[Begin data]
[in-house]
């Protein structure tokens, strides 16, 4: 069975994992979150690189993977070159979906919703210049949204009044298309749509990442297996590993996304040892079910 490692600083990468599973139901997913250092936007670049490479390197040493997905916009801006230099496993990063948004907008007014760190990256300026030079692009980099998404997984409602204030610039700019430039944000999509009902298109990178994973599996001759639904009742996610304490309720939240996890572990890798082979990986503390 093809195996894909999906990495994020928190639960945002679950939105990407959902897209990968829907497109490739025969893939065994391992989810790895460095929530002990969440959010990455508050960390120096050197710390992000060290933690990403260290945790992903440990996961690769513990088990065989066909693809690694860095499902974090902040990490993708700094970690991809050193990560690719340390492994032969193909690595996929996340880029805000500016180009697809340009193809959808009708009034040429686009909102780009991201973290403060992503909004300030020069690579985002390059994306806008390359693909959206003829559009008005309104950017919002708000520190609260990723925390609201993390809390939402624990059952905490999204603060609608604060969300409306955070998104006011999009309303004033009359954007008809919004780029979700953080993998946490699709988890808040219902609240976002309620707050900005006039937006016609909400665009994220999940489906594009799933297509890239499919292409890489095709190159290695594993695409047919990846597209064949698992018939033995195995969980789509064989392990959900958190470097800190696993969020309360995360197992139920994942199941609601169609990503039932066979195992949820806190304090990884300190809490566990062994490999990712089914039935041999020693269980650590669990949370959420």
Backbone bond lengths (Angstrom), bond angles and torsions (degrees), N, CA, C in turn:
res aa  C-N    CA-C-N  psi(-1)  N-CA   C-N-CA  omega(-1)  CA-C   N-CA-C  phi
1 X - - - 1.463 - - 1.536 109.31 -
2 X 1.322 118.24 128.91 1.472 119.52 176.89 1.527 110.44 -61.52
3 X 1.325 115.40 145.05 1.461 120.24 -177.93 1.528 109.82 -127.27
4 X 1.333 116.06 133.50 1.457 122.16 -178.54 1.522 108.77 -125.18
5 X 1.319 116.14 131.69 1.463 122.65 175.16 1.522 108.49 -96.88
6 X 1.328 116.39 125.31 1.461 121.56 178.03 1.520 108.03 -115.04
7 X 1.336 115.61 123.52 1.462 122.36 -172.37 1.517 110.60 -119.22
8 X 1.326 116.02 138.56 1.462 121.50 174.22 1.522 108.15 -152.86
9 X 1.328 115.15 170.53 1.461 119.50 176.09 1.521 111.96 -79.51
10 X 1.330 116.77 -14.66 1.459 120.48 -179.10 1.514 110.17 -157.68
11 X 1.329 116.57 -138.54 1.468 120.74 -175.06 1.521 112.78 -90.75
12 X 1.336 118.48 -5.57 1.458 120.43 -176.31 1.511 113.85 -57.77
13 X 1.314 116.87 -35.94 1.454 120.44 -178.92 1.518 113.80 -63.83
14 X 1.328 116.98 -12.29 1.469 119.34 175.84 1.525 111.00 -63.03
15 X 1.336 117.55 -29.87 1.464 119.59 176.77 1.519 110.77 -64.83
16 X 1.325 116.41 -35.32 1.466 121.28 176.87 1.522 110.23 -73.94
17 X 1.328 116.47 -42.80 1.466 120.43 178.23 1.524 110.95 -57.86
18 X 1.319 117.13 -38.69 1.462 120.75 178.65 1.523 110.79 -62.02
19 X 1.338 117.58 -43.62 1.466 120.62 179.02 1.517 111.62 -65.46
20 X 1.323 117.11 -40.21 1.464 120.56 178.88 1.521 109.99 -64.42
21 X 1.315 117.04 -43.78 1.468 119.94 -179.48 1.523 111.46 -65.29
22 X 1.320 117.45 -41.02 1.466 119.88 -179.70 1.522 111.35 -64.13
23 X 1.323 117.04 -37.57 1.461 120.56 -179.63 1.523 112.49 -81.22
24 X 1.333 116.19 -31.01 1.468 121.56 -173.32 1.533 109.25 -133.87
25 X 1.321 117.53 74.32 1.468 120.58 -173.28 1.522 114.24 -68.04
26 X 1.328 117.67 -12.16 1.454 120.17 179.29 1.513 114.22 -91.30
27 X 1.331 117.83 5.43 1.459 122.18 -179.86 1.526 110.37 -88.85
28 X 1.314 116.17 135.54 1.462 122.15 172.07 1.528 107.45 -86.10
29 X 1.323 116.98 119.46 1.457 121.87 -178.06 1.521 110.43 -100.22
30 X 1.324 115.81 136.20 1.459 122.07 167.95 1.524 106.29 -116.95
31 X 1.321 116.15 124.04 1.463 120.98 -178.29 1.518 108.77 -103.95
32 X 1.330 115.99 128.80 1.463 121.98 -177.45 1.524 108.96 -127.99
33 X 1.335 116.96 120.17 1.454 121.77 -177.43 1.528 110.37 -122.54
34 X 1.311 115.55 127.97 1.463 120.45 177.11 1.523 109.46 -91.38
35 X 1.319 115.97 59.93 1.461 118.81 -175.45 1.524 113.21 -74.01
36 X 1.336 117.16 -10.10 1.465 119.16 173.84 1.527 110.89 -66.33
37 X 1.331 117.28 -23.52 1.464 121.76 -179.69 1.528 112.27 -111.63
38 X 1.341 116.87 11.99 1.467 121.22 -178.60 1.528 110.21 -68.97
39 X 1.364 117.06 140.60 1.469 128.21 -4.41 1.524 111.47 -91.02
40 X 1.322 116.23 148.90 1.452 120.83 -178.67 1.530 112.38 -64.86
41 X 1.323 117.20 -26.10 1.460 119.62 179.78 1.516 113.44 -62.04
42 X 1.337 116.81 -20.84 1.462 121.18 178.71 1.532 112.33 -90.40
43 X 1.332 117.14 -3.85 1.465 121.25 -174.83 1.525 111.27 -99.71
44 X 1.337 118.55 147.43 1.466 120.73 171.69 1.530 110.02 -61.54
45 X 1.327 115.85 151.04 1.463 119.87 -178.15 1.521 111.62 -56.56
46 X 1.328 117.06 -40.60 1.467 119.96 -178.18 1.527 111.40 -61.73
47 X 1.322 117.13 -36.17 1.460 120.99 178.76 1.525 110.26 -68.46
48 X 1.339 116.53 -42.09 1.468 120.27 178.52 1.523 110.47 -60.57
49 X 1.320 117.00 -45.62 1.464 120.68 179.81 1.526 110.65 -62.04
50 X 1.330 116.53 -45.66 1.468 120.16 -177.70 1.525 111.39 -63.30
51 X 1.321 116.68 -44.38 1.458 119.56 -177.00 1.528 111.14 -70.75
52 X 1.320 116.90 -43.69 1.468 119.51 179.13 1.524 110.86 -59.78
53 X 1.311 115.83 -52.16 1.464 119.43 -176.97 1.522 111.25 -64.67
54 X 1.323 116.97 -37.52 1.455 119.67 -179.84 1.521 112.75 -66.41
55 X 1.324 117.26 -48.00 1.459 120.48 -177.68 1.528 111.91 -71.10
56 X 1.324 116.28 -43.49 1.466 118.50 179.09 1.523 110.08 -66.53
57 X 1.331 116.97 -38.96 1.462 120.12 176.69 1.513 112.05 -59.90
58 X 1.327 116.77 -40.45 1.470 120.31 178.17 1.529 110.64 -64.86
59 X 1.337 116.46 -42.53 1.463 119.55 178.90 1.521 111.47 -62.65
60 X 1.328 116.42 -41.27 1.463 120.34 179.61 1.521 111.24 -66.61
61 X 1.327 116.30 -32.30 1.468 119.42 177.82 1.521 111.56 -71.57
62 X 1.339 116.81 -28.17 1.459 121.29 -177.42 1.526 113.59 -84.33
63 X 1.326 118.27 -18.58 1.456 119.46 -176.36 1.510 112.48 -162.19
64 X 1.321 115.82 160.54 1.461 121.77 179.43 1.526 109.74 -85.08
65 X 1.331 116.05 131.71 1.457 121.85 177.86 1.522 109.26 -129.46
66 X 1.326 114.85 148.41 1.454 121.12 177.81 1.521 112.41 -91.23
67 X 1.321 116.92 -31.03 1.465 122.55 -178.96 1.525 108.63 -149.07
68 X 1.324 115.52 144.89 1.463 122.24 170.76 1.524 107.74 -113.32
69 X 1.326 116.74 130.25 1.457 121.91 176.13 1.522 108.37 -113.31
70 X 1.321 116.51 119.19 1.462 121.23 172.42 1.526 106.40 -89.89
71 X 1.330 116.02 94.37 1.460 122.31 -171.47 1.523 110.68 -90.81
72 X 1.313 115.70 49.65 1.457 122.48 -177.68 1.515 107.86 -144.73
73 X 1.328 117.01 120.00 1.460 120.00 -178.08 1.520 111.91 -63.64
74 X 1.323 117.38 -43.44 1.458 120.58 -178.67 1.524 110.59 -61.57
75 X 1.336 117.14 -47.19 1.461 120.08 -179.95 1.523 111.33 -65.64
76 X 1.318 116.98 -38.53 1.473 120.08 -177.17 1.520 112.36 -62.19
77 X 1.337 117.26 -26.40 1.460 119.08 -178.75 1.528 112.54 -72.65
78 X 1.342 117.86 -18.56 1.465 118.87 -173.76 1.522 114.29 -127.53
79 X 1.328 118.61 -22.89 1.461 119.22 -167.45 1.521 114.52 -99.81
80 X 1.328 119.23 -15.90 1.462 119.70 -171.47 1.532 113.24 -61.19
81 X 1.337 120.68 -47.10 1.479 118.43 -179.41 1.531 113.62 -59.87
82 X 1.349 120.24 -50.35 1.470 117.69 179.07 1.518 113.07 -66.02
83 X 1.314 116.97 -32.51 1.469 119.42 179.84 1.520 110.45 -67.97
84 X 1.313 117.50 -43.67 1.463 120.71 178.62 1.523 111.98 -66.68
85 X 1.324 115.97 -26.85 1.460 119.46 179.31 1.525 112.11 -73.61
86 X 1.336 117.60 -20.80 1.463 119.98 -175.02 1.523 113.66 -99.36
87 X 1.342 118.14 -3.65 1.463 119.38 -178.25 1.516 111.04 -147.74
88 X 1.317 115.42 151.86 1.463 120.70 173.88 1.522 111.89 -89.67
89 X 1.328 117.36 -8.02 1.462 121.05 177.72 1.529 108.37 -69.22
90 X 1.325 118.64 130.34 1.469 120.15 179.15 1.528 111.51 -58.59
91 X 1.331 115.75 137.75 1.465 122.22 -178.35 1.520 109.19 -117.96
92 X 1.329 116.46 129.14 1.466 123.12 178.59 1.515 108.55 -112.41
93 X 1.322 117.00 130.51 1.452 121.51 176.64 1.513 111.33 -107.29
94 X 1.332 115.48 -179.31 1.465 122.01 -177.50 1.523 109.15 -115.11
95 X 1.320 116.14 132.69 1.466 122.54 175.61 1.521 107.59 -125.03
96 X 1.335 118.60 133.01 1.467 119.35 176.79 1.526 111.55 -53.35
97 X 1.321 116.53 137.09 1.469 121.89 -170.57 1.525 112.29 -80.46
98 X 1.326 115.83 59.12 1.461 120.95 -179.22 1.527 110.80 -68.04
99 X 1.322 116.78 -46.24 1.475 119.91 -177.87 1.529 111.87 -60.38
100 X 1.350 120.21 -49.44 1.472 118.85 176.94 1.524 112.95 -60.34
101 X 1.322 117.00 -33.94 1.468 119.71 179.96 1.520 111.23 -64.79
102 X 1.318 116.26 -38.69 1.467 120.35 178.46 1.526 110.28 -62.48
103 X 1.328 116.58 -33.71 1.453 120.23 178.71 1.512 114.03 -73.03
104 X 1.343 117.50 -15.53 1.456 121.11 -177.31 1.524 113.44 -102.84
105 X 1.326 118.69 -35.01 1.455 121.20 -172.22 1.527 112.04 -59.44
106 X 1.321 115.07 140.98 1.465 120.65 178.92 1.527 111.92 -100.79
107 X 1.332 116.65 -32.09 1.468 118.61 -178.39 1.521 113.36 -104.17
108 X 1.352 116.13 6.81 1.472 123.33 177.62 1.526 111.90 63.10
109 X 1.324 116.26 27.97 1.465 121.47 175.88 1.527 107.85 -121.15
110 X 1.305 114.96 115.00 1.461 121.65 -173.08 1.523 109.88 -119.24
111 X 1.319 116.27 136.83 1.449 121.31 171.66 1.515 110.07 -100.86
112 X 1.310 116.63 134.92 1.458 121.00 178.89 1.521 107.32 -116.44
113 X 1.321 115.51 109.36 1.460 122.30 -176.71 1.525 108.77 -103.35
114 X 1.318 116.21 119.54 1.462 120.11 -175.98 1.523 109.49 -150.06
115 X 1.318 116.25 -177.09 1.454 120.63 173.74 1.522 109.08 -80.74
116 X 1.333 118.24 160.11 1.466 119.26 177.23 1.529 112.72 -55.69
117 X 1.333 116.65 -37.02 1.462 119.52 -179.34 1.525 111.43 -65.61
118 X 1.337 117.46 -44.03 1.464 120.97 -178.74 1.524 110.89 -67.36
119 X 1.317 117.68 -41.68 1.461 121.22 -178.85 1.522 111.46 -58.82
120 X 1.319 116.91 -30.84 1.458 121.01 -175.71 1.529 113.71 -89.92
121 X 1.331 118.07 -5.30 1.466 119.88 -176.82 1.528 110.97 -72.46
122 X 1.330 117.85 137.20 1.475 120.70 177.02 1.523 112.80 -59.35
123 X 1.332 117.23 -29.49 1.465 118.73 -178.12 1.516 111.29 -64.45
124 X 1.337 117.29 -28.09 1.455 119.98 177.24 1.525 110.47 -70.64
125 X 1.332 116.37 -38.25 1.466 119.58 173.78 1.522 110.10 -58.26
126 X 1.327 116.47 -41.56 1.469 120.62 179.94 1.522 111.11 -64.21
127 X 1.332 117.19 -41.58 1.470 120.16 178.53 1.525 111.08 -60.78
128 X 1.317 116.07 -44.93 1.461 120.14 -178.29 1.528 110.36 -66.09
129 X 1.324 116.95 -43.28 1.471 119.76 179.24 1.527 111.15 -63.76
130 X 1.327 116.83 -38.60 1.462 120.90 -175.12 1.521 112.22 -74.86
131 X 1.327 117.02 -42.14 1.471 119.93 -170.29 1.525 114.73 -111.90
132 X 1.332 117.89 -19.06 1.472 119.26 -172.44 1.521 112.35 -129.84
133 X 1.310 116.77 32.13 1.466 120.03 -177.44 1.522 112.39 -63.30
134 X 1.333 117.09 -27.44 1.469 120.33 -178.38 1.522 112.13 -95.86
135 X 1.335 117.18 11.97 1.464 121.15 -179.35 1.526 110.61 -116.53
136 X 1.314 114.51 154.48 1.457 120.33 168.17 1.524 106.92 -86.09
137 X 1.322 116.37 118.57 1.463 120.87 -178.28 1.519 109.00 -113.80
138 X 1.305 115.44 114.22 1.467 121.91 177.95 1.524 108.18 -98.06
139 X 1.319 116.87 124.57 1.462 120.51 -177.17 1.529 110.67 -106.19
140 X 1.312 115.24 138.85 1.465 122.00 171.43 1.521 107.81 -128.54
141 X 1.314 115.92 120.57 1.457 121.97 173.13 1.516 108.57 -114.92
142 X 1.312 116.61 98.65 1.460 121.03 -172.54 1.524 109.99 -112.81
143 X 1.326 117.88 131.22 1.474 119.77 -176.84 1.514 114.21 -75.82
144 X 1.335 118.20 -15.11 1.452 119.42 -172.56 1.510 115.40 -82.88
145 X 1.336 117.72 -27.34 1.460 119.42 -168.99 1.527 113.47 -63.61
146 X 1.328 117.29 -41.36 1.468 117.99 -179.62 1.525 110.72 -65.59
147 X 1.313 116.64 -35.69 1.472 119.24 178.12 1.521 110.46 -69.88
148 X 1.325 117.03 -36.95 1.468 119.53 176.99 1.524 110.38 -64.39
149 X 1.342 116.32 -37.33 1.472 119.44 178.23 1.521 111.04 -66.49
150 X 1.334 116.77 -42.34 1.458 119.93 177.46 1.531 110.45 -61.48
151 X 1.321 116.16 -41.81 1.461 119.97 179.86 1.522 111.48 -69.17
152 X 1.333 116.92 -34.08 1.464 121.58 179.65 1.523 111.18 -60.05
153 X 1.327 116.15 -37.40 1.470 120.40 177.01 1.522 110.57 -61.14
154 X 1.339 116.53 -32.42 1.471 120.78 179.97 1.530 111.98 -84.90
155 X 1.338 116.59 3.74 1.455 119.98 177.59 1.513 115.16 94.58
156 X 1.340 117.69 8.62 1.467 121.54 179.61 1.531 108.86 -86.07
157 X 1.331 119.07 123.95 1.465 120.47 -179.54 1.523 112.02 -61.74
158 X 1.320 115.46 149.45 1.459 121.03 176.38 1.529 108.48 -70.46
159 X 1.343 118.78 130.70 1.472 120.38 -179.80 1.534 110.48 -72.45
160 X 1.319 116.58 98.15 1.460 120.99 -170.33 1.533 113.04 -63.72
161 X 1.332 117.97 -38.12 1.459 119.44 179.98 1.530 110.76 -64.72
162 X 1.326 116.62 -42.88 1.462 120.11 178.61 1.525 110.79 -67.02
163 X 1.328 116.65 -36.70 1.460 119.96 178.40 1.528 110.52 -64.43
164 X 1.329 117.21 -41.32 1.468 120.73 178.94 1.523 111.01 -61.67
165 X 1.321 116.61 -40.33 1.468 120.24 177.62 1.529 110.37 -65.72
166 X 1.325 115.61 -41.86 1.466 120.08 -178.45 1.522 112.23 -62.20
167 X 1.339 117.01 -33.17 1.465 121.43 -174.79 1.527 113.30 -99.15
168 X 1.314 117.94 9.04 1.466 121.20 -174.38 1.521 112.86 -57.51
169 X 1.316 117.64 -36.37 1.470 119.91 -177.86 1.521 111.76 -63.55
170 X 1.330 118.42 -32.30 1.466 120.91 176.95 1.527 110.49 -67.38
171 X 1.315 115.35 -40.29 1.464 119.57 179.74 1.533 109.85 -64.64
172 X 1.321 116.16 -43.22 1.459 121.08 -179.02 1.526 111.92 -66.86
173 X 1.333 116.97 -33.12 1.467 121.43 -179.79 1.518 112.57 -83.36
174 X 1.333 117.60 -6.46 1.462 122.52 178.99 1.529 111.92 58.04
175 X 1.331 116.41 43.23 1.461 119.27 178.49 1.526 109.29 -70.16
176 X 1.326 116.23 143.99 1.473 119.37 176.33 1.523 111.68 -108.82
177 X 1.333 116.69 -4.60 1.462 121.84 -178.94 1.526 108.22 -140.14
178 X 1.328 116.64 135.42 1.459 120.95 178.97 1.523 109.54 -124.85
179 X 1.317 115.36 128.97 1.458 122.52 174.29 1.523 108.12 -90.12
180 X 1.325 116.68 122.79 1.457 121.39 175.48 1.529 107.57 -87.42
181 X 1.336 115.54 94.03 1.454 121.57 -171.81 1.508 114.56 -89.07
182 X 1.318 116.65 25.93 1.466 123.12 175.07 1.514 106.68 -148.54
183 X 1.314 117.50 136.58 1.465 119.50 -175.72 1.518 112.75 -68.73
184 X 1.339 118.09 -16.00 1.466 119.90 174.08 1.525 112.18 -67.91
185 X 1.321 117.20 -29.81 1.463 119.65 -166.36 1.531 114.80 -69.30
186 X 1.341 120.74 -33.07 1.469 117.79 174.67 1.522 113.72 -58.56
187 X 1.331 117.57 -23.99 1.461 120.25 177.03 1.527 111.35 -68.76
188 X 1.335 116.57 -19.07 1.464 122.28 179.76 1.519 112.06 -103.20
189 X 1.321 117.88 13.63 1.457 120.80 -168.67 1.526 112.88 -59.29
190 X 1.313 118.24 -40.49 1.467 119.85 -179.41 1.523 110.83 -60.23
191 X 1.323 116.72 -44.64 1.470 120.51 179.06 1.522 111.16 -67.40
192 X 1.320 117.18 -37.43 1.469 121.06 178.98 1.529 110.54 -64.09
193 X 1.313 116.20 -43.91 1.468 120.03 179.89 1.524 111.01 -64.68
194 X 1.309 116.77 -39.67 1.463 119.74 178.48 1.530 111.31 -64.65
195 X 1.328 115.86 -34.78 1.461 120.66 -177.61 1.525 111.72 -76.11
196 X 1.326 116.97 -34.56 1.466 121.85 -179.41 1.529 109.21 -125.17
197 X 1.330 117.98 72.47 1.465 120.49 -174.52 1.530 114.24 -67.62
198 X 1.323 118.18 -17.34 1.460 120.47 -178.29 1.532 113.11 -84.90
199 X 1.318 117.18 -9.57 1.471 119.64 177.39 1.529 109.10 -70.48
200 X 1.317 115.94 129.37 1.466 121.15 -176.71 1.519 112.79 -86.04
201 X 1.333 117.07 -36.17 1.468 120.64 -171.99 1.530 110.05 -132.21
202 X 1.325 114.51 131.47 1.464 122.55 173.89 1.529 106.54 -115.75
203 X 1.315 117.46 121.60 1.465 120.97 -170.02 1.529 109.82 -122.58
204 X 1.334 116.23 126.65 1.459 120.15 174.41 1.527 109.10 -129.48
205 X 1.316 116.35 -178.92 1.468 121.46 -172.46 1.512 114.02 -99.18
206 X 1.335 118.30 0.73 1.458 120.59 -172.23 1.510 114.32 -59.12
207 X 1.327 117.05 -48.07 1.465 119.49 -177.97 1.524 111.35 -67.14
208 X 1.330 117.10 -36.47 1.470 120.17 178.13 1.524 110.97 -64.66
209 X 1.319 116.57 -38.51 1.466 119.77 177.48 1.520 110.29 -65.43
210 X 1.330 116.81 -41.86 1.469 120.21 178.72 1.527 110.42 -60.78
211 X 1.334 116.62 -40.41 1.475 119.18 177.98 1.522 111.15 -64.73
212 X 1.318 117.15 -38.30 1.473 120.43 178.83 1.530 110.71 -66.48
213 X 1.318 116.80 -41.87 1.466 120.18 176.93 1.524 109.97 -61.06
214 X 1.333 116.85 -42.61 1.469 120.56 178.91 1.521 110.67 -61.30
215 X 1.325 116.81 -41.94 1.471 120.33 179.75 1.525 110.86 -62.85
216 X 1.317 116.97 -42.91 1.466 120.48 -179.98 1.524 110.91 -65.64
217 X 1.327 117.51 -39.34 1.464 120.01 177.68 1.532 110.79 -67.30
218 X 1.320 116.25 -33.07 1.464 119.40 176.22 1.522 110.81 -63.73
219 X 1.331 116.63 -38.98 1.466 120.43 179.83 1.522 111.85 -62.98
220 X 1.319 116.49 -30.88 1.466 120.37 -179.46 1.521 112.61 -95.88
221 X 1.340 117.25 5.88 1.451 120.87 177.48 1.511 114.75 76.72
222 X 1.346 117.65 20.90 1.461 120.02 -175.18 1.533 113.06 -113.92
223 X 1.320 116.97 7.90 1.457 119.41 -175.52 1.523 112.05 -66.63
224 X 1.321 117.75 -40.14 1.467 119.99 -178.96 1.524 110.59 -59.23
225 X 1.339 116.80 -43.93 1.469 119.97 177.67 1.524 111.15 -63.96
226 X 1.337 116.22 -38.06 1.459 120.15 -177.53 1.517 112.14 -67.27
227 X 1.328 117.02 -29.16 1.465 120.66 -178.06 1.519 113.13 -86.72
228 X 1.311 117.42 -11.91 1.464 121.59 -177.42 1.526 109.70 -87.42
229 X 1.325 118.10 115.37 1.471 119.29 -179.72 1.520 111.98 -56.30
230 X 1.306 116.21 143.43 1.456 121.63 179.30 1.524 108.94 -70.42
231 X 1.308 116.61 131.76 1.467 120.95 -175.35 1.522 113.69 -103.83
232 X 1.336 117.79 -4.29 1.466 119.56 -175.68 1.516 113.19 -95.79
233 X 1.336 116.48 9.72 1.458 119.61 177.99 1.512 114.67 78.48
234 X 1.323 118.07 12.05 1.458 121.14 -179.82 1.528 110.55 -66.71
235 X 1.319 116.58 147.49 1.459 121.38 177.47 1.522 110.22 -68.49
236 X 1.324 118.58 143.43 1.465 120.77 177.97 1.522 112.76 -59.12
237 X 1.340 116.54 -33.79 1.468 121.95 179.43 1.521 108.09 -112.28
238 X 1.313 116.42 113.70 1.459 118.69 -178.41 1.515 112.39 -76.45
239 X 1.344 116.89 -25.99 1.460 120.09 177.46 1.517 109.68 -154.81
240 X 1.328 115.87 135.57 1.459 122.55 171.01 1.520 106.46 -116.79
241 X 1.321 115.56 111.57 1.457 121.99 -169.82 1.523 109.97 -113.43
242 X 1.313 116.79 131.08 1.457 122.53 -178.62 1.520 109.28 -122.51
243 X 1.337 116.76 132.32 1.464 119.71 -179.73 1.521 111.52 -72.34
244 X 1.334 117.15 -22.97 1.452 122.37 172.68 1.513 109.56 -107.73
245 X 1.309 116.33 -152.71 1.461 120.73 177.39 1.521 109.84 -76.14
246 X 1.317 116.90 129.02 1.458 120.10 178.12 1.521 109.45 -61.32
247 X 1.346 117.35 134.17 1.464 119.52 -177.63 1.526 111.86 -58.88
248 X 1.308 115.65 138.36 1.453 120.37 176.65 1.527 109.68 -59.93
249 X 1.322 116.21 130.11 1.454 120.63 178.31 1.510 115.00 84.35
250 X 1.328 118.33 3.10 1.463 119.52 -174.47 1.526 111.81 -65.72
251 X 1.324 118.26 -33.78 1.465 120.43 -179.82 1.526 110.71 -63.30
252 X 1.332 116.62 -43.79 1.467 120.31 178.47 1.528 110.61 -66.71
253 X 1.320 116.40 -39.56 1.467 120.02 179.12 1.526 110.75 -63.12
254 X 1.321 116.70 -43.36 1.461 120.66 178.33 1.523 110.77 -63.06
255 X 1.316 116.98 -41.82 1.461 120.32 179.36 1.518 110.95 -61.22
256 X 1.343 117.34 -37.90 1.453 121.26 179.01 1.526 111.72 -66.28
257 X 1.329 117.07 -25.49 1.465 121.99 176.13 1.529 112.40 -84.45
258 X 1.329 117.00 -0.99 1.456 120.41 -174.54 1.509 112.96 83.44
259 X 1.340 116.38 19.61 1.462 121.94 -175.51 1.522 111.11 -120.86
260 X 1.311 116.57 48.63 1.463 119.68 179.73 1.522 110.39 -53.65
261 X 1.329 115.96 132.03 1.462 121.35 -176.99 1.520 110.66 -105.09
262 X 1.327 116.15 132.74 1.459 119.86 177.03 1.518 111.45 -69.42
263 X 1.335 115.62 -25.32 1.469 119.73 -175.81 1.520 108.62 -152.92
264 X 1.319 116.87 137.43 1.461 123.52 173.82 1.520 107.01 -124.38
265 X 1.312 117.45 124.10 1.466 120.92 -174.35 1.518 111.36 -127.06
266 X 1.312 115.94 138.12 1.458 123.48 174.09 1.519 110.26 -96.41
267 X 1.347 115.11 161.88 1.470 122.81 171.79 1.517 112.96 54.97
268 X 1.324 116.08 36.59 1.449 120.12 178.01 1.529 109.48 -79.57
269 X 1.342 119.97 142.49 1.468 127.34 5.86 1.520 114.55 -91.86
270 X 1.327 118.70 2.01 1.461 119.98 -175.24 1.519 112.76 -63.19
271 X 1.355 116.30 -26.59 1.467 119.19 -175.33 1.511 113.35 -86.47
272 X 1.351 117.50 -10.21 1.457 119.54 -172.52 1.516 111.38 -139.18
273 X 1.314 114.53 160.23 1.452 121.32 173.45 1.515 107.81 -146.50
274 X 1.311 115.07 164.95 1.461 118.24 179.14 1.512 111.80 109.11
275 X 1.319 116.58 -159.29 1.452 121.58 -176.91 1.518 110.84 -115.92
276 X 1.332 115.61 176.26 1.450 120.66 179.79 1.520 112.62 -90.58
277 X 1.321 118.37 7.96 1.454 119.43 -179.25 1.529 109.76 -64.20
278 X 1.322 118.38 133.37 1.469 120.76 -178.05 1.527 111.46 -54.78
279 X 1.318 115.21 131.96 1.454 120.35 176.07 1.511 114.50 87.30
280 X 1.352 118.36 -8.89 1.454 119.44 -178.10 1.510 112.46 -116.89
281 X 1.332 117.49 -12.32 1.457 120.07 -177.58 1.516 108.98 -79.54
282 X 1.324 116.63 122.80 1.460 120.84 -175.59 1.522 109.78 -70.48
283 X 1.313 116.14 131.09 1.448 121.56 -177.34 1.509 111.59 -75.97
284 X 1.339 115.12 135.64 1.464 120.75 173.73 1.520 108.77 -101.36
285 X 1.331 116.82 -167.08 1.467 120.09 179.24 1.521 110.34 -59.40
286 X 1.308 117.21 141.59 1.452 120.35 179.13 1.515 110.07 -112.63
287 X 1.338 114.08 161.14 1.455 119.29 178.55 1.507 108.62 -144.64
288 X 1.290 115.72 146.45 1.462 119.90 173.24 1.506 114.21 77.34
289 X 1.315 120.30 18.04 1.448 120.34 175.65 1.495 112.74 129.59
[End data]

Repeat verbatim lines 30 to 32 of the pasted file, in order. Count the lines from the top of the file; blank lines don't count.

26 X 1.328 117.67 -12.16 1.454 120.17 179.29 1.513 114.22 -91.30
27 X 1.331 117.83 5.43 1.459 122.18 -179.86 1.526 110.37 -88.85
28 X 1.314 116.17 135.54 1.462 122.15 172.07 1.528 107.45 -86.10